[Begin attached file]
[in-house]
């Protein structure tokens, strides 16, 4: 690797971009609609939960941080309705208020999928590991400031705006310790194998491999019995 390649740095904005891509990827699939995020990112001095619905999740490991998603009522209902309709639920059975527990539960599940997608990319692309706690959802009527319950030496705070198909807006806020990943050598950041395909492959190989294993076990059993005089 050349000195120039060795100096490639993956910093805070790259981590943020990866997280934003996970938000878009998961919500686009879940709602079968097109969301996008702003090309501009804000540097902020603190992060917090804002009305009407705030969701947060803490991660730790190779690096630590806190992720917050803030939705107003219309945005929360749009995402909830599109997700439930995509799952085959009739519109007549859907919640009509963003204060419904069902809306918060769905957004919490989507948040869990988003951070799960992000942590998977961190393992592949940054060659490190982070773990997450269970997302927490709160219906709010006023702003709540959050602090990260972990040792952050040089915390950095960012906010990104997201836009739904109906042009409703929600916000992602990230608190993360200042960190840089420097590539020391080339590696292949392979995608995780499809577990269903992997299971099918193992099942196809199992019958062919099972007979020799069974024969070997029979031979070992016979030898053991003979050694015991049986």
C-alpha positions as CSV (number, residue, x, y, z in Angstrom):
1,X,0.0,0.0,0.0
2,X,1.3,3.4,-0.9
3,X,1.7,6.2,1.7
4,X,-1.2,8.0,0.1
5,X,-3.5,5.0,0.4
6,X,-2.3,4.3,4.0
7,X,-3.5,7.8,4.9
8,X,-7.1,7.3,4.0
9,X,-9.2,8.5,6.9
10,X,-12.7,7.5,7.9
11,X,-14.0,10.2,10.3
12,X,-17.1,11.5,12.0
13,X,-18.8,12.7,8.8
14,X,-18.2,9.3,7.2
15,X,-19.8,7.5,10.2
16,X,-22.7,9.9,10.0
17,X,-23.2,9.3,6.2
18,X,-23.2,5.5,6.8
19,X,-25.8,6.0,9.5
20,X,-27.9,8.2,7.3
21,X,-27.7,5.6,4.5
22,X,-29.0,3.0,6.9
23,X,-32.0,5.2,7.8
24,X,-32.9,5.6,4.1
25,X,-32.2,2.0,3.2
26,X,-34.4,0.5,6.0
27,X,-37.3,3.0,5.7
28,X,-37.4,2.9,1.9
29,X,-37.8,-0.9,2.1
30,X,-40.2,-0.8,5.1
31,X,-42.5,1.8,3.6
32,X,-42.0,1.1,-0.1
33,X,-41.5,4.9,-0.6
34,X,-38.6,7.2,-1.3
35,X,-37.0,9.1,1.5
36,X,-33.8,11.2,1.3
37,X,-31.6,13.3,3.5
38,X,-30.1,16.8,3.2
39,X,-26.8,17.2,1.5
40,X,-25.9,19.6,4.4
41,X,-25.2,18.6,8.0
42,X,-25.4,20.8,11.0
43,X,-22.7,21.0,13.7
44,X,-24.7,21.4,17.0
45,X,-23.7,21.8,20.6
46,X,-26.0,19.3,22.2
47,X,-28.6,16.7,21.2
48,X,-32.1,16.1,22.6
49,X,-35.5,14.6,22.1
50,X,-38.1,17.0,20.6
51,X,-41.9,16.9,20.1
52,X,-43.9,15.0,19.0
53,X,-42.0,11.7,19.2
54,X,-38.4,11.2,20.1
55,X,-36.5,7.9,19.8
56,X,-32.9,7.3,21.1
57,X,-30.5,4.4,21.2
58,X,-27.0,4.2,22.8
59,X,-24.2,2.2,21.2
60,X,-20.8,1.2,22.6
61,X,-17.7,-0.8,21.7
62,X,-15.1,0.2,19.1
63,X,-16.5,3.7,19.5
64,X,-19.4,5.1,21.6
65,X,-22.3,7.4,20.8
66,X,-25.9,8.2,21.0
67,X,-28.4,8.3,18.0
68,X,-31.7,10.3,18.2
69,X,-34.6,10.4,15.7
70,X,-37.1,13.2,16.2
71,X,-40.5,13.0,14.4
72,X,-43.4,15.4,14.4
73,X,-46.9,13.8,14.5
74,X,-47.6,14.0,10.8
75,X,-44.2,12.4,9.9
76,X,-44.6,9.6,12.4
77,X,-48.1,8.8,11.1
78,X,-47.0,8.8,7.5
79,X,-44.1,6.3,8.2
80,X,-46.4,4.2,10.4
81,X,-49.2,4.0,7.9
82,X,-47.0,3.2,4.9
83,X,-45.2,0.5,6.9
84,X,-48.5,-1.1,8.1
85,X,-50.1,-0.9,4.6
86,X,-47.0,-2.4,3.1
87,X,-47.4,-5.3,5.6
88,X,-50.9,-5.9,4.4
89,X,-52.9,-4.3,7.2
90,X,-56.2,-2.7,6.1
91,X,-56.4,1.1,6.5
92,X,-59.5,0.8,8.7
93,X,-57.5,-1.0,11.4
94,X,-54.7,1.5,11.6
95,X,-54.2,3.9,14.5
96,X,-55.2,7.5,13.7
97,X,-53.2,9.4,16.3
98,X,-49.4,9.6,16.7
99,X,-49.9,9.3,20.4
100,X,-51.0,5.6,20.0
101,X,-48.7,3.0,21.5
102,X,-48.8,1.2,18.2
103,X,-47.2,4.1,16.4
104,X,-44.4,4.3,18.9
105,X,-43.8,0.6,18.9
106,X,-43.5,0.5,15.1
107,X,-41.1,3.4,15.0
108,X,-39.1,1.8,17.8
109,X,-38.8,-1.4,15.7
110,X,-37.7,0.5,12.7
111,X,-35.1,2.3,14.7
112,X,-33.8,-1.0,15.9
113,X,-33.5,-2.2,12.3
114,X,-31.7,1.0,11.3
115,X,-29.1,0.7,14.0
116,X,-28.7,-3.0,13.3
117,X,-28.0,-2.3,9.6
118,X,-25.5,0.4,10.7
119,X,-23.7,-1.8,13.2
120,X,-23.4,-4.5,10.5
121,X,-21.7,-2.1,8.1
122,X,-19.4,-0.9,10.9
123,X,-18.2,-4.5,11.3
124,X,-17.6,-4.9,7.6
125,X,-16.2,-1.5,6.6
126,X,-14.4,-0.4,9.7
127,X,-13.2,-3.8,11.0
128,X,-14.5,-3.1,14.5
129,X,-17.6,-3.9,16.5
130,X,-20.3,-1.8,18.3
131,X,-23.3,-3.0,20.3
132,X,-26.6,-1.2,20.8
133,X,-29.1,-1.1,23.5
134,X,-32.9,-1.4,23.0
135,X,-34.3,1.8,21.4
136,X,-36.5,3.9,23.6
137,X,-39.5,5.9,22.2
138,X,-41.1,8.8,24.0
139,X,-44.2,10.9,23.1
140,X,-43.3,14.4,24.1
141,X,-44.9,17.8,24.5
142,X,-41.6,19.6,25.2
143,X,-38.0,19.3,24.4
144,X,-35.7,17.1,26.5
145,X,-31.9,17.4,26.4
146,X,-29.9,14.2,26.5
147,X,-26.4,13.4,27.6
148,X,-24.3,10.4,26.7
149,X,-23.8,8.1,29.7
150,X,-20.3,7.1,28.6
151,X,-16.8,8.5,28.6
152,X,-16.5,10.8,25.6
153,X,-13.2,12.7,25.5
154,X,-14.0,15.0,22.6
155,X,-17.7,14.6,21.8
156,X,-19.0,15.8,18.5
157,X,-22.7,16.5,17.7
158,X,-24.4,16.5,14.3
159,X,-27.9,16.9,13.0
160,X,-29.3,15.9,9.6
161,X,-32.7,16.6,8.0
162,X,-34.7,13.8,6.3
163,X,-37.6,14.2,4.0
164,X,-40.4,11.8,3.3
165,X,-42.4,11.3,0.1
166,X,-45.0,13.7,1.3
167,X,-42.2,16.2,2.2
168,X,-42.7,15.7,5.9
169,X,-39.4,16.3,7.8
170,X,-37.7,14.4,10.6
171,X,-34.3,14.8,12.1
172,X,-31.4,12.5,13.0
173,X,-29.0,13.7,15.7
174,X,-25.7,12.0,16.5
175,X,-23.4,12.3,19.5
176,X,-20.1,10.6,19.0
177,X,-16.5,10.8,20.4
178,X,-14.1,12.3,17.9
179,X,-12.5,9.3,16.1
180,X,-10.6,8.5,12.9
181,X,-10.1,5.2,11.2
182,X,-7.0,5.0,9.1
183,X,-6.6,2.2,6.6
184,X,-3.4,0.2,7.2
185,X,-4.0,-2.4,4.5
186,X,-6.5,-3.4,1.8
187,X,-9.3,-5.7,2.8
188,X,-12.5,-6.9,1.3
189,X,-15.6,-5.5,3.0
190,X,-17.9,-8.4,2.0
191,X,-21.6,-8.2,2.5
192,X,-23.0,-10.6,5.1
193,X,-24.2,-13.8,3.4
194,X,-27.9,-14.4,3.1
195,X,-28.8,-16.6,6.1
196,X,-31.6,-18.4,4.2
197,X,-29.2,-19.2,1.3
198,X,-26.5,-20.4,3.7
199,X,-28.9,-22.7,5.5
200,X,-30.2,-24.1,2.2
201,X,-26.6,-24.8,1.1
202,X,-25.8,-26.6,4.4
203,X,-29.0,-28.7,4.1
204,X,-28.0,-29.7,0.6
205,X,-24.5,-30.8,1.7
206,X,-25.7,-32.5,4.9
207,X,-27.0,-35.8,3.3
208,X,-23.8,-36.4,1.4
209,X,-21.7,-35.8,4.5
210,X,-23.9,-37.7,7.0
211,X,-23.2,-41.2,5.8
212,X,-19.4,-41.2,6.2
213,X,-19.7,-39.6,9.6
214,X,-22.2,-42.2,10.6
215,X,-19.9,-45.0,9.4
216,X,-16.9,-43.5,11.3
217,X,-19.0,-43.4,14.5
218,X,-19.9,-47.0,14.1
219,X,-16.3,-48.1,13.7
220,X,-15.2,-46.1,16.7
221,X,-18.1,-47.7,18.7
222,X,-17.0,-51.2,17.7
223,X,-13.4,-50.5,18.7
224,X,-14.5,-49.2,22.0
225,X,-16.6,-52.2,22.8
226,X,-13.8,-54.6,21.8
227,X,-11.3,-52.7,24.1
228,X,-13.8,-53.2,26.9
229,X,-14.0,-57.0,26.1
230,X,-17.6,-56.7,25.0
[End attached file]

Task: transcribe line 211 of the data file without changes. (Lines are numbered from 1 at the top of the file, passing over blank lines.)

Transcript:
208,X,-23.8,-36.4,1.4